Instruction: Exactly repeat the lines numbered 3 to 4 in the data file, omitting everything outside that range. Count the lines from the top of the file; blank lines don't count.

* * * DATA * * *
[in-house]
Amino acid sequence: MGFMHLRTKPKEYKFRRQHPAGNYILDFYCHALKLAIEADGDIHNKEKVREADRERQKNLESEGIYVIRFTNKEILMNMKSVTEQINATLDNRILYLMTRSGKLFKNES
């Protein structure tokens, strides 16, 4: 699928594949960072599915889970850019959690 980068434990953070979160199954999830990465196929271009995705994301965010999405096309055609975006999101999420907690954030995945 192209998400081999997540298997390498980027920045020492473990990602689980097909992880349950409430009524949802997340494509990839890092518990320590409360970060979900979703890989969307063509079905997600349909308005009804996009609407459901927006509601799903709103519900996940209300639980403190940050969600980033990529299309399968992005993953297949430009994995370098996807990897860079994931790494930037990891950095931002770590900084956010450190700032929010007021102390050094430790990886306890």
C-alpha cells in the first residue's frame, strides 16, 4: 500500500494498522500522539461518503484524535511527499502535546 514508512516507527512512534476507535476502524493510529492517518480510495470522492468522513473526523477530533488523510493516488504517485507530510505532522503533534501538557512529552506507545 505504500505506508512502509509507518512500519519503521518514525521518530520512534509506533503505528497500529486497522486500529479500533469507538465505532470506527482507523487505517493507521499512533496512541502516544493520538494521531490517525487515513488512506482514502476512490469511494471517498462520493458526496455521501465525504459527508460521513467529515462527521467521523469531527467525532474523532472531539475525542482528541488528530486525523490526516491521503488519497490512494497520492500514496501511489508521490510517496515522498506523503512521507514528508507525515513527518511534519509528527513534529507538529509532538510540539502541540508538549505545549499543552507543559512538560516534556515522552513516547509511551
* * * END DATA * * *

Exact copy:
């Protein structure tokens, strides 16, 4: 699928594949960072599915889970850019959690 980068434990953070979160199954999830990465196929271009995705994301965010999405096309055609975006999101999420907690954030995945 192209998400081999997540298997390498980027920045020492473990990602689980097909992880349950409430009524949802997340494509990839890092518990320590409360970060979900979703890989969307063509079905997600349909308005009804996009609407459901927006509601799903709103519900996940209300639980403190940050969600980033990529299309399968992005993953297949430009994995370098996807990897860079994931790494930037990891950095931002770590900084956010450190700032929010007021102390050094430790990886306890």
C-alpha cells in the first residue's frame, strides 16, 4: 500500500494498522500522539461518503484524535511527499502535546 514508512516507527512512534476507535476502524493510529492517518480510495470522492468522513473526523477530533488523510493516488504517485507530510505532522503533534501538557512529552506507545 505504500505506508512502509509507518512500519519503521518514525521518530520512534509506533503505528497500529486497522486500529479500533469507538465505532470506527482507523487505517493507521499512533496512541502516544493520538494521531490517525487515513488512506482514502476512490469511494471517498462520493458526496455521501465525504459527508460521513467529515462527521467521523469531527467525532474523532472531539475525542482528541488528530486525523490526516491521503488519497490512494497520492500514496501511489508521490510517496515522498506523503512521507514528508507525515513527518511534519509528527513534529507538529509532538510540539502541540508538549505545549499543552507543559512538560516534556515522552513516547509511551